As well as providing significant healthcare benefits such improved diagnostics and more targeted treatments, the increasing use of bioinformatics is leading to a real democratisation of the sector, he explains. “The ability of inventors I have worked with to come up with new inventions, from their desktop rather than the benchtop, is making a huge difference and opening up new opportunities for innovation”.

“Take genome sequencing – the cost has dropped considerably over the last ten years. If this continues, there is the possibility that in the future we will see whole genome sequencing as an entirely routine part of healthcare. This will in turn open huge possibilities for advances in precision medicine and diagnostics, albeit with challenges around data access and privacy.”
The ability to work from your desktop rather than a lab means there is no limit to where innovators are based – they no longer need the infrastructure of a big organisation. This lowers the bar to entry and makes the sector more inclusive and dynamic.

“You saw this happening during Covid,” Chris explains. “At the beginning of the pandemic, for those not working on vaccines or other Covid related research, labs were closed and the only tool available was a computer at home. Nevertheless, a great deal of science carried on, especially using artificial intelligence technologies. This is having a real impact in the field of cancer detection and therapeutics.”

Less resource, lower costs

Chris advises a lot of research charities and universities and has seen how they are now able to come up with vaccine candidates using computer models as part of the process. “It means that they can get far closer to the product that will be eventually used and the patents we draw up can reflect that. Development is far more efficient and as long as you have people with the specialist skills and knowledge required, far fewer resources are needed than in the past which means the process is less costly.”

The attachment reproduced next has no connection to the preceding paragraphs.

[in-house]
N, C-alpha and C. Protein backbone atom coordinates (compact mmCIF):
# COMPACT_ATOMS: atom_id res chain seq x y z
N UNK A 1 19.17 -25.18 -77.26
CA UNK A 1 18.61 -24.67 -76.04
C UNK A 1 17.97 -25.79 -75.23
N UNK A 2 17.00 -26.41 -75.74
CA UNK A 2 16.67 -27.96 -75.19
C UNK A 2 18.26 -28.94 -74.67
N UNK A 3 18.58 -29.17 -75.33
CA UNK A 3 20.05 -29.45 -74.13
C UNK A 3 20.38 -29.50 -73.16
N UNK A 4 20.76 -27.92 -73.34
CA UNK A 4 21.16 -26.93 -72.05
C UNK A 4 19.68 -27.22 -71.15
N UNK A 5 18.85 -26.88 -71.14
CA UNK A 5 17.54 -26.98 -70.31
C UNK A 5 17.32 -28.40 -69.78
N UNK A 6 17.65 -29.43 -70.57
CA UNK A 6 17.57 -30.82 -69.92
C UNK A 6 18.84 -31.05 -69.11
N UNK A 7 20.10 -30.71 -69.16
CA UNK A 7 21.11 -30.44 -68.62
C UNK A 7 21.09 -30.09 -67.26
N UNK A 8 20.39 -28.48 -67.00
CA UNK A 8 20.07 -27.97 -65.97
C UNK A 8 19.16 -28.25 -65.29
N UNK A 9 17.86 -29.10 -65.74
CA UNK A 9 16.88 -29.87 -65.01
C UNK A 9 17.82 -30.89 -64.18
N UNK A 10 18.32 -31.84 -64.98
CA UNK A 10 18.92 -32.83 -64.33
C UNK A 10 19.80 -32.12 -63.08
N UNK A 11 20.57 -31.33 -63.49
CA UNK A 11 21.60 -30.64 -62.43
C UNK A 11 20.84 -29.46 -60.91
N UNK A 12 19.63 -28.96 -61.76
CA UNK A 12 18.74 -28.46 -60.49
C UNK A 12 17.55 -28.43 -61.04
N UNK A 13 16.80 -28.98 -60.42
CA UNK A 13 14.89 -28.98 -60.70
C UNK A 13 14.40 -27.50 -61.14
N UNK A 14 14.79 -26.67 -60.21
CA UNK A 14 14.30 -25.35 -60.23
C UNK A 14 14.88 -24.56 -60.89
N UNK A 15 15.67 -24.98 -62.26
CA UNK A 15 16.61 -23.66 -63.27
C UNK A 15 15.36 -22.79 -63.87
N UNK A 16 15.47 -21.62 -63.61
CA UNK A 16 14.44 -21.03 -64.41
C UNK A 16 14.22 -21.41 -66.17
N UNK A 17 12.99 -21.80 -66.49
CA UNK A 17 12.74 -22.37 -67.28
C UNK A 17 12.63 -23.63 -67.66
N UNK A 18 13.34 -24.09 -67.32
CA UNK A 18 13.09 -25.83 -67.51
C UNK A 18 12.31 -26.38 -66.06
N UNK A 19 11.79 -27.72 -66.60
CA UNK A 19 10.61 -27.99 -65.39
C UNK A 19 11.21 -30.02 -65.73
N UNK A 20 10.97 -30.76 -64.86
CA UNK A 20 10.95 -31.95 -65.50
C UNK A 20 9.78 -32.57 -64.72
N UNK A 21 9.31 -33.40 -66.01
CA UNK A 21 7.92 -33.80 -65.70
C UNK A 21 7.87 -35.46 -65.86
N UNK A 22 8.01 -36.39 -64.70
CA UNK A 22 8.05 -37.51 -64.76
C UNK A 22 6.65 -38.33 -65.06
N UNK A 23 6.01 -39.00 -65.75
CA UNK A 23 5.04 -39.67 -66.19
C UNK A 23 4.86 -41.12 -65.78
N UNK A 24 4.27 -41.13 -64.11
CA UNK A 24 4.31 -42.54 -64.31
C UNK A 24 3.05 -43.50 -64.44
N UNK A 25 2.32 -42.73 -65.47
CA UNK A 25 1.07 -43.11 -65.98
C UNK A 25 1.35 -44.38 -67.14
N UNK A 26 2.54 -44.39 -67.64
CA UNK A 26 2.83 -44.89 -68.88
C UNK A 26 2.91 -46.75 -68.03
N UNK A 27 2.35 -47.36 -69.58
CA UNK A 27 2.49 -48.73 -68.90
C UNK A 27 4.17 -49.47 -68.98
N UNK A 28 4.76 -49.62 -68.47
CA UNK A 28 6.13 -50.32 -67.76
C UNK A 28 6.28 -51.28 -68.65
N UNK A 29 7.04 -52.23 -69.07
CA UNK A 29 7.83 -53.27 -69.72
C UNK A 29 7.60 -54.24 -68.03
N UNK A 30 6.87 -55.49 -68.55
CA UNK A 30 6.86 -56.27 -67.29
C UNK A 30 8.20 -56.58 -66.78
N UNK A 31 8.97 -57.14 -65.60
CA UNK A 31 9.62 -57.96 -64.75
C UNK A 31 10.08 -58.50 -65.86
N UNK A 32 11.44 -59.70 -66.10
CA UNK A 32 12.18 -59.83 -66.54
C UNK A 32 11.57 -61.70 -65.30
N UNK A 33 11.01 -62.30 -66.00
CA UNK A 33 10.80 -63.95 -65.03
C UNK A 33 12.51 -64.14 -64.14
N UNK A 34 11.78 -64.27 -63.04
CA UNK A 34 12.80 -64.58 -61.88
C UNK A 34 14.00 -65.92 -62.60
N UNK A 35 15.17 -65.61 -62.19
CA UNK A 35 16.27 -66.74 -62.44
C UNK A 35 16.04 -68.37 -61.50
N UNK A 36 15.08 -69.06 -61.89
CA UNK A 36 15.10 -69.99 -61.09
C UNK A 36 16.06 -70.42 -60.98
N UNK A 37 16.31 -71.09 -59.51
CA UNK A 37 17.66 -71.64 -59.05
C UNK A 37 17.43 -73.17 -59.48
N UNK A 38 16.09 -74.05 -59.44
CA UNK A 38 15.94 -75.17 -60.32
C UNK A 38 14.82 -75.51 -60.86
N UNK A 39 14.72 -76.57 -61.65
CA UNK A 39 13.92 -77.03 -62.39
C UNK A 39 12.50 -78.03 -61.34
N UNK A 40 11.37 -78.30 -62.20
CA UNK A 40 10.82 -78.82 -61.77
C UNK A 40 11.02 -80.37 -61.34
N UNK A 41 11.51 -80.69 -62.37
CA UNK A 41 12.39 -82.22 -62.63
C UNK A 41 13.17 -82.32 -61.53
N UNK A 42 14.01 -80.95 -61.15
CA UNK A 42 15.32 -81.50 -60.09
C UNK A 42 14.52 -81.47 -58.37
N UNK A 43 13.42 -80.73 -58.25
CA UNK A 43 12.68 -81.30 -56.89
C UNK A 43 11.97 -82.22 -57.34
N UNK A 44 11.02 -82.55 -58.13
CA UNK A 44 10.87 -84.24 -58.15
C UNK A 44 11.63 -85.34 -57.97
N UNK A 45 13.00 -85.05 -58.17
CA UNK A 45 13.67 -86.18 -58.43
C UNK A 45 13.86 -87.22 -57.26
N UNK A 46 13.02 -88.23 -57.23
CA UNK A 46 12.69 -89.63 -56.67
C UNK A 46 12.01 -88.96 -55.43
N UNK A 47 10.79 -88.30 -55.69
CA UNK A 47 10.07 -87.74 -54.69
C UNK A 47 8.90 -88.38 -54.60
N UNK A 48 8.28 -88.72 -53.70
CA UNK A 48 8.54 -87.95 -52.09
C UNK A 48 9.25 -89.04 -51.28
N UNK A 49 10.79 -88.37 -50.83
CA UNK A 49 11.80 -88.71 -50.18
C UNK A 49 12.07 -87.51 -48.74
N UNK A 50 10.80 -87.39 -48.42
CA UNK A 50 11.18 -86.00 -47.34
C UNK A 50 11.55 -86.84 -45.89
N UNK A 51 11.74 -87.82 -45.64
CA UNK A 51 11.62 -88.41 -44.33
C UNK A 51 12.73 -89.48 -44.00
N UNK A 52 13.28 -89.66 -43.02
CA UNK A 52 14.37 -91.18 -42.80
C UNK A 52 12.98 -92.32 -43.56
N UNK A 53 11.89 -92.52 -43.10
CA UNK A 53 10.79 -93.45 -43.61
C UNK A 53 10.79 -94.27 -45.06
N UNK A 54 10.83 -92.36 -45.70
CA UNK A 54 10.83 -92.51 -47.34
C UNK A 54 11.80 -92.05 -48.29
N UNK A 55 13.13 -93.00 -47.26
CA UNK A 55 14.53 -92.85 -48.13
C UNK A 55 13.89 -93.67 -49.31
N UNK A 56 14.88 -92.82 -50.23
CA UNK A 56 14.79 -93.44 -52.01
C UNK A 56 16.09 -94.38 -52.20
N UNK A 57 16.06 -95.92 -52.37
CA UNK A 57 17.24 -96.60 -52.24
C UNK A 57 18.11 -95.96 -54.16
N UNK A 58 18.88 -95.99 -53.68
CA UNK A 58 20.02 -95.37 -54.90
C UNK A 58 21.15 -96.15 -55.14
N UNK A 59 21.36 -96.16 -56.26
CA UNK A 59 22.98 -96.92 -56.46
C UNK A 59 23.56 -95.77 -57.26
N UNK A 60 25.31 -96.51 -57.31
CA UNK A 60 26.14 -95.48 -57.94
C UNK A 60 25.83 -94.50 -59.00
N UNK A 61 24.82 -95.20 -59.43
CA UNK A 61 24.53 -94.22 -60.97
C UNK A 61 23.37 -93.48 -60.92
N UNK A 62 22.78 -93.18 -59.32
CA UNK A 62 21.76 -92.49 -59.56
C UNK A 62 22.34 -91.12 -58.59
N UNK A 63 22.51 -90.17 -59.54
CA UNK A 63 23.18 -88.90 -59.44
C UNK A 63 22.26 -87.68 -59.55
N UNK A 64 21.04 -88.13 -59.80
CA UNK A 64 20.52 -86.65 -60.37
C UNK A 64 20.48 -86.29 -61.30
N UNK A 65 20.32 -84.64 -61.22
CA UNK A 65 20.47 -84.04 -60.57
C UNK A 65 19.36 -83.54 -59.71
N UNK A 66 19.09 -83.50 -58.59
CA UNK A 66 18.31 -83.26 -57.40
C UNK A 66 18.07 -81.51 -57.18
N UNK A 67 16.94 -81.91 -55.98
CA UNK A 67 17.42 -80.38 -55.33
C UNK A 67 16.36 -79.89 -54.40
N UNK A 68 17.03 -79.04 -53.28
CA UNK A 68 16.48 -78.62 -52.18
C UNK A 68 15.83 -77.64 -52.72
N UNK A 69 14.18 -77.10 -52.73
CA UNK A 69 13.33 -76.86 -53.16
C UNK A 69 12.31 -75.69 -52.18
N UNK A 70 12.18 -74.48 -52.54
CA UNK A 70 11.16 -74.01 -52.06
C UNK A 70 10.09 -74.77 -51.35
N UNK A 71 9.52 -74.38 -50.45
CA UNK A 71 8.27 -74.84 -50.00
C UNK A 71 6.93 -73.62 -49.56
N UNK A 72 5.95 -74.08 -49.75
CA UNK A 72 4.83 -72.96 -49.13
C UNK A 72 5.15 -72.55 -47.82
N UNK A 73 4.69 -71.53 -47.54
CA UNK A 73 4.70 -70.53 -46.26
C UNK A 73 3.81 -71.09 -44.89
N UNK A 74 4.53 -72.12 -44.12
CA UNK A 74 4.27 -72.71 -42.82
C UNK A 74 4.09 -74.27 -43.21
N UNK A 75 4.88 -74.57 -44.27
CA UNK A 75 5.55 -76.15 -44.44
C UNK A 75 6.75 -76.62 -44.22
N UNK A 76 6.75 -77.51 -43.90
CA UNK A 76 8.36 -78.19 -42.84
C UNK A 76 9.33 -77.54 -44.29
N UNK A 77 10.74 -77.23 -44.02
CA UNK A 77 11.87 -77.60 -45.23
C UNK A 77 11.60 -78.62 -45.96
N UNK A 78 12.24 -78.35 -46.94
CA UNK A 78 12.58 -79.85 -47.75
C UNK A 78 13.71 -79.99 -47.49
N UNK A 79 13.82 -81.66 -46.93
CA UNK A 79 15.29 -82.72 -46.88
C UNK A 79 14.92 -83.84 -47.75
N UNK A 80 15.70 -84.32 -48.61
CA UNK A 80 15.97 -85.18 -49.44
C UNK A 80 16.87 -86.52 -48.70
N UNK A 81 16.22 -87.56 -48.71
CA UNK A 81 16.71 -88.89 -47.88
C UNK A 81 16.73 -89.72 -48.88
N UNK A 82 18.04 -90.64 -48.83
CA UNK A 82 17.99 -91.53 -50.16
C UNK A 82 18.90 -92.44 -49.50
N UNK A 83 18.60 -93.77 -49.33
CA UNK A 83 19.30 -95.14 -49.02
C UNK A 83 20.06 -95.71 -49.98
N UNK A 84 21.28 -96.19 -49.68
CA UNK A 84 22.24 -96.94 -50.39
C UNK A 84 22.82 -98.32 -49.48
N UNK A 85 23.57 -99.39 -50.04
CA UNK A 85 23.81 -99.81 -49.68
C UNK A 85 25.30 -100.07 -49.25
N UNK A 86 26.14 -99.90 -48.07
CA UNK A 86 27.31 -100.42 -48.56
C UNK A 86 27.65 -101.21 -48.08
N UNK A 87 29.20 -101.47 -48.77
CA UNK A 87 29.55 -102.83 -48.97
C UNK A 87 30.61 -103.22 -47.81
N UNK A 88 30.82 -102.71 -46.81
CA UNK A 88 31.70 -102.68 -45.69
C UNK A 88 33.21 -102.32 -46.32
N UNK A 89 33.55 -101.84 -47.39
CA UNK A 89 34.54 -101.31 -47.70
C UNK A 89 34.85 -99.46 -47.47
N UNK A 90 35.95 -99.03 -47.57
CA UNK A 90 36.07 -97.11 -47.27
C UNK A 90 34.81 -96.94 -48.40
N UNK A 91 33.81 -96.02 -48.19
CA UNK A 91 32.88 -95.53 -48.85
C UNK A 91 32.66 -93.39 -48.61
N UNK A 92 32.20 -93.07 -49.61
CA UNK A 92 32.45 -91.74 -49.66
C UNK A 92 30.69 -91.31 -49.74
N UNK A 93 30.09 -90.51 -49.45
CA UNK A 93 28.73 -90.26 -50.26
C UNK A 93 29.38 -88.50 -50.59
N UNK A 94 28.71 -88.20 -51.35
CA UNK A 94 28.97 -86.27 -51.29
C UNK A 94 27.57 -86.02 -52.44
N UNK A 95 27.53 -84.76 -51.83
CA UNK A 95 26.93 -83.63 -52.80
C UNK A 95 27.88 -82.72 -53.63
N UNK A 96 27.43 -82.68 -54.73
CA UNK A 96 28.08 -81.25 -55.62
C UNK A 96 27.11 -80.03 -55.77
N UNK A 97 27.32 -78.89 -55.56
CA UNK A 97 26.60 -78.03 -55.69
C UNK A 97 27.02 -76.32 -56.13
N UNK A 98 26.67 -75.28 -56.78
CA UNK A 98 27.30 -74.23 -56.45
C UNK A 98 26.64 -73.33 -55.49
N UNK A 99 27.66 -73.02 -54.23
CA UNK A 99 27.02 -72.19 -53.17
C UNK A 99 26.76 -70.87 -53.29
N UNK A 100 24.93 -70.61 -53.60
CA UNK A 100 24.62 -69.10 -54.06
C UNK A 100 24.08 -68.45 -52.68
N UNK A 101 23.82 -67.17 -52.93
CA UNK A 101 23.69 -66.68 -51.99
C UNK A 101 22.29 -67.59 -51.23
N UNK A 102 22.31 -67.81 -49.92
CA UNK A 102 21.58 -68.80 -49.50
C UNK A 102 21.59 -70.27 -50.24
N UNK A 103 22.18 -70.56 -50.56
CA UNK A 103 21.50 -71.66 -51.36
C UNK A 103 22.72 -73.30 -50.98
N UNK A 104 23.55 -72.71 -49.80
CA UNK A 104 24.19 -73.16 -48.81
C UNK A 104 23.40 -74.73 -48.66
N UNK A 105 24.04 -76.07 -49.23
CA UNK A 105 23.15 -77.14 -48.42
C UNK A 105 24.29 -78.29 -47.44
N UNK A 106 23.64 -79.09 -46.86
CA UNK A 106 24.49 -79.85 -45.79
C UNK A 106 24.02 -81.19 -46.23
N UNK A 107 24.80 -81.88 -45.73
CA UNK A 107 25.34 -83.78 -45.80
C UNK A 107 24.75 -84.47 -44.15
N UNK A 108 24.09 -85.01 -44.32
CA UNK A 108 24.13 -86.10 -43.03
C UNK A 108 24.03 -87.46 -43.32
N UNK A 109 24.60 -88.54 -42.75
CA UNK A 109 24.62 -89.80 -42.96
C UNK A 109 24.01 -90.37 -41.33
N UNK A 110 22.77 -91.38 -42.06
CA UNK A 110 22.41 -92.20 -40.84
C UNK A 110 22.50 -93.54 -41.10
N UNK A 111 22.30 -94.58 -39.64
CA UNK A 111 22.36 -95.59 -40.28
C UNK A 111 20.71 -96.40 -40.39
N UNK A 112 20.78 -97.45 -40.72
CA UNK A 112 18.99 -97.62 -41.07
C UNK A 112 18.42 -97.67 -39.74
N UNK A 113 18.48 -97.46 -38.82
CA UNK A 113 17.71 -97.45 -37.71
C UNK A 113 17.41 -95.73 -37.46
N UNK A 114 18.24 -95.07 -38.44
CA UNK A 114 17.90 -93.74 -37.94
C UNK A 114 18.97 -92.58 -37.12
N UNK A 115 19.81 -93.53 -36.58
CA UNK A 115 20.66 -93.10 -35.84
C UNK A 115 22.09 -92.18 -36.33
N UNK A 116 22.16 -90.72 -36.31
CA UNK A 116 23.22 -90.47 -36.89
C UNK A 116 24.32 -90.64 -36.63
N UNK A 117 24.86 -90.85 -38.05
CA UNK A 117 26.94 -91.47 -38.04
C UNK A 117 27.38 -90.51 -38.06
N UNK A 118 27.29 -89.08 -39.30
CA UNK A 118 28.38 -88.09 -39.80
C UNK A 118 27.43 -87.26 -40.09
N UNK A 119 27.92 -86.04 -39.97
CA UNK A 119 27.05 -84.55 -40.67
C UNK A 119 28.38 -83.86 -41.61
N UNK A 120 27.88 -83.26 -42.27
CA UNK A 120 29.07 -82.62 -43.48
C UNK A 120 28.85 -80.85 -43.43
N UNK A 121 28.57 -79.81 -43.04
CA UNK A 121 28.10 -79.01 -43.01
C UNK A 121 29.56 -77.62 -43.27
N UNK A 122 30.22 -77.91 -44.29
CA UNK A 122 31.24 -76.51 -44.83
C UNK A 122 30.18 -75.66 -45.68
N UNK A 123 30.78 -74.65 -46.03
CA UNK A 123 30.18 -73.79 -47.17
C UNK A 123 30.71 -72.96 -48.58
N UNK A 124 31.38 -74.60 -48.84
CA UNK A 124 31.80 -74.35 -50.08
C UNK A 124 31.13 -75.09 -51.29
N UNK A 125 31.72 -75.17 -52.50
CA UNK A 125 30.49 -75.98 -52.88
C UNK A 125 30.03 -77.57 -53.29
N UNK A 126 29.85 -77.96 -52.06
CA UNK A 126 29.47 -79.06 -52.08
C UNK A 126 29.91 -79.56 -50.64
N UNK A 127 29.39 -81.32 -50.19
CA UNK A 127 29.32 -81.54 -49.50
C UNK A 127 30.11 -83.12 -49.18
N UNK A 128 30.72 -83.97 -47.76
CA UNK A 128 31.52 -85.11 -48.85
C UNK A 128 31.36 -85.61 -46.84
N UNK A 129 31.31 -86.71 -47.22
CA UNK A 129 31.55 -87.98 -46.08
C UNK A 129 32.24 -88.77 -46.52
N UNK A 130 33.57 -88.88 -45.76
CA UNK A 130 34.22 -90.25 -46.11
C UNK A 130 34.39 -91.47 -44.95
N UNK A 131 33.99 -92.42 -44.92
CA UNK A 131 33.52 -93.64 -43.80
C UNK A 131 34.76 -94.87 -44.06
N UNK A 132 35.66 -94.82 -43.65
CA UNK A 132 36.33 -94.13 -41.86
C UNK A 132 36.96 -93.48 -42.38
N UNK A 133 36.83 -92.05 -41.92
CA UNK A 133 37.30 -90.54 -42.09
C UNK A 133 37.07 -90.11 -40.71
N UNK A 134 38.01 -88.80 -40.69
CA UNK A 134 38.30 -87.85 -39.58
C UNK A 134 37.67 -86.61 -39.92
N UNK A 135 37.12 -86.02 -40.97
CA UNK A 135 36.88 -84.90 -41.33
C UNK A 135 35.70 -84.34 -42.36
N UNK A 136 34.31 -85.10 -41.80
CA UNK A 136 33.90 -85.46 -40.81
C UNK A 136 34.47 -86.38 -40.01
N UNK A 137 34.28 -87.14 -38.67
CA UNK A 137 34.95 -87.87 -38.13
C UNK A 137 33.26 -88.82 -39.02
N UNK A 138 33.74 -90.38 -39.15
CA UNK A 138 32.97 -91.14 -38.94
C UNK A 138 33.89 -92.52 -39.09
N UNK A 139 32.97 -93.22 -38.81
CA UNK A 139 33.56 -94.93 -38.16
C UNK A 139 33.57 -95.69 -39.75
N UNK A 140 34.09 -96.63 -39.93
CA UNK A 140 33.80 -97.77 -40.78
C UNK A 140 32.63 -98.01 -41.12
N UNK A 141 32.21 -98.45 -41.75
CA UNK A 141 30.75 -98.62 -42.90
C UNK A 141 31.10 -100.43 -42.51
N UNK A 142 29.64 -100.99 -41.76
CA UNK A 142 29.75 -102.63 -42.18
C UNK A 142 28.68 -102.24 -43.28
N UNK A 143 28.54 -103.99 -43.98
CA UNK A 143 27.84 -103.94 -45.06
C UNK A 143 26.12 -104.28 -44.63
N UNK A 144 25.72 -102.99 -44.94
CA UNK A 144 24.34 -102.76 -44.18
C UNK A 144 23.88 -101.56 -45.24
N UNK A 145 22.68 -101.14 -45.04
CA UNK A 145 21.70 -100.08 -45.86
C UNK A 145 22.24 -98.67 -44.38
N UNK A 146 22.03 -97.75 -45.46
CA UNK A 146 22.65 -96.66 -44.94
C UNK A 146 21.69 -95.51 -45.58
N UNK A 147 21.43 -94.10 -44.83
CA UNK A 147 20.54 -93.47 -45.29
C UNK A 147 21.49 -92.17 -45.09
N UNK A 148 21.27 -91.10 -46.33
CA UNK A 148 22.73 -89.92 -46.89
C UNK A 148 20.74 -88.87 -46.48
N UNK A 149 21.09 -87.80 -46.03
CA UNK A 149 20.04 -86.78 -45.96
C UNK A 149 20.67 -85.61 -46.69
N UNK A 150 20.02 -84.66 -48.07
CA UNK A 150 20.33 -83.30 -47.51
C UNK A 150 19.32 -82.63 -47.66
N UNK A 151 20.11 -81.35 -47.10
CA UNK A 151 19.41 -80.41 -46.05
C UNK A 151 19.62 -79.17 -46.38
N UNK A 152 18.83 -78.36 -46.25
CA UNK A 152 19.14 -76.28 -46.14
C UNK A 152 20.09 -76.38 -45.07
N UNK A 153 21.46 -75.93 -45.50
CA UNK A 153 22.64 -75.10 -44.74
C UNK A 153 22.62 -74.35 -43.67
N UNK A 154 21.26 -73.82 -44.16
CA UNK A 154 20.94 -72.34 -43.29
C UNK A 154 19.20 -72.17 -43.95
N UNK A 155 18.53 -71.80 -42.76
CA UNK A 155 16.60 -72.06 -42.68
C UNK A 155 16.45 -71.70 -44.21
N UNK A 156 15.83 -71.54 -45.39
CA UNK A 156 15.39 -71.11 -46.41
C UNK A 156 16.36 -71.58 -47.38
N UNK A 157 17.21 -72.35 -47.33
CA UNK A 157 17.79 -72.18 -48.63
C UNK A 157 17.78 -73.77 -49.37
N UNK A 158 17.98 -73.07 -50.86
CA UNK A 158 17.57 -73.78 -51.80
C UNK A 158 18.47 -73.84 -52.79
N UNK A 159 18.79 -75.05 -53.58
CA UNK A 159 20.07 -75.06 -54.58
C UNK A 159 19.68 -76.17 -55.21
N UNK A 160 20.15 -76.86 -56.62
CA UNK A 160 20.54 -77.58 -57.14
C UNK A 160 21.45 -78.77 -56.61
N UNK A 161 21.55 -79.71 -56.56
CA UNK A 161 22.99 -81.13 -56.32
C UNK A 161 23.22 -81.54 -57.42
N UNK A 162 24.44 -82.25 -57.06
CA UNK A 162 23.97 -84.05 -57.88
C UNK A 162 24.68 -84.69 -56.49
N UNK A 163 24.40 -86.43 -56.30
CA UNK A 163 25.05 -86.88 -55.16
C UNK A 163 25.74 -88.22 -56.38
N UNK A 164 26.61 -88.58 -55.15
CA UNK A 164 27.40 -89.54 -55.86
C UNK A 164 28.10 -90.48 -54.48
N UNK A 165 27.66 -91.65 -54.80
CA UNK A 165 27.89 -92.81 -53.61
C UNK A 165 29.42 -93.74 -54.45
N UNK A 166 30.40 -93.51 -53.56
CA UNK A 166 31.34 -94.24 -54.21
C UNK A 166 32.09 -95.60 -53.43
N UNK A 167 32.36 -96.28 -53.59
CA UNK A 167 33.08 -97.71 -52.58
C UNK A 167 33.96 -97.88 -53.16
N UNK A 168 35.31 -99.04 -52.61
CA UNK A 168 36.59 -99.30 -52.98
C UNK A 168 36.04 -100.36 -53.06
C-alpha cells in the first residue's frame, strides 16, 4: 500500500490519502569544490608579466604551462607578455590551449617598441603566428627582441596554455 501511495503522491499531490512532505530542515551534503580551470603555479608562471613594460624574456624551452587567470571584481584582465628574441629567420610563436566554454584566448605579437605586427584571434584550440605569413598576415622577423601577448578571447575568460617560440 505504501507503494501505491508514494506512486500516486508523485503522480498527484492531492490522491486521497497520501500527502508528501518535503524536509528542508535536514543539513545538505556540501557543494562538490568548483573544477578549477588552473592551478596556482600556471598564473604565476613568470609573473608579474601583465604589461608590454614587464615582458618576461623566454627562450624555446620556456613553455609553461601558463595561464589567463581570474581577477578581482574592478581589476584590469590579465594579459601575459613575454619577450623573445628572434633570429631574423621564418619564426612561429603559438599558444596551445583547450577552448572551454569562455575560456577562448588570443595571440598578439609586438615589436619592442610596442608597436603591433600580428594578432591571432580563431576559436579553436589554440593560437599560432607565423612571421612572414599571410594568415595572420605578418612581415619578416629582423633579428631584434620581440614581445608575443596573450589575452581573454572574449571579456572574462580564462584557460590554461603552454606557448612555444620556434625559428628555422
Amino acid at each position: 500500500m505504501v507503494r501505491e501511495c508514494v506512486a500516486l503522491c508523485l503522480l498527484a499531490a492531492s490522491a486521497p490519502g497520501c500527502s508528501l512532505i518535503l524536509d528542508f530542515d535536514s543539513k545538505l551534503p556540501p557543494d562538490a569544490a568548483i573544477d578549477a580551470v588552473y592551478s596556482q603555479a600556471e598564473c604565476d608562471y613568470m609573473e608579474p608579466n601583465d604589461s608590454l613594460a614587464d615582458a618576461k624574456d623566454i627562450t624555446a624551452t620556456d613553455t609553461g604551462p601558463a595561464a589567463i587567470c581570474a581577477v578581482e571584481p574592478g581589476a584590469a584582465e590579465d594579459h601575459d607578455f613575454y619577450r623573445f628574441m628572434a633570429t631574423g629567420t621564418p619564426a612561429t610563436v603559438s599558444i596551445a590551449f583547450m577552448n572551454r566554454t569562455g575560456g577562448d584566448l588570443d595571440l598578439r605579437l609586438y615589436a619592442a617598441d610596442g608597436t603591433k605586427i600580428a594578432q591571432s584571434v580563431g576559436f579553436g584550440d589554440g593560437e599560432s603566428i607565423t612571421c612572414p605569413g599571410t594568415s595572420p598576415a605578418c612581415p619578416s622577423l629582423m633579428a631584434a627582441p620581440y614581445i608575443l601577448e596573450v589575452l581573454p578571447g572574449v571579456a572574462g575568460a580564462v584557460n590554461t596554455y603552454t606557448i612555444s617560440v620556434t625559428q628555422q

The idea that progress only happens in long-established academic institutions or big pharma is becoming a thing of the past. “I think we will see more and more innovations coming from smaller companies,” says Chris. “This more sophisticated, computer-driven approach to drug development means the next big thing could come from anywhere. Changes in the tools and resources needed to for research and development have the potential to rapidly improve our ability to treat disease”.

“I see life sciences becoming more like the tech sector in the future, with smaller start-ups increasingly driving innovation and the development of new inventions.”

Time out

When Chris isn’t working, Cornwall is one of his favourite places to be. “I enjoy messing about in the Cornish surf with my daughters when I can,” he says. “Long beach walks with our little rascal terrier make for a great day out - preferably stopping at a nice pub along the way.” Chris is a regular at his local CrossFit box and his daughters have also inherited his love of active pursuits, “at home in Bristol, my kids who are 10 and 12 regularly compete in netball and hockey matches, so weekends are often spent cheering them on from the side lines.”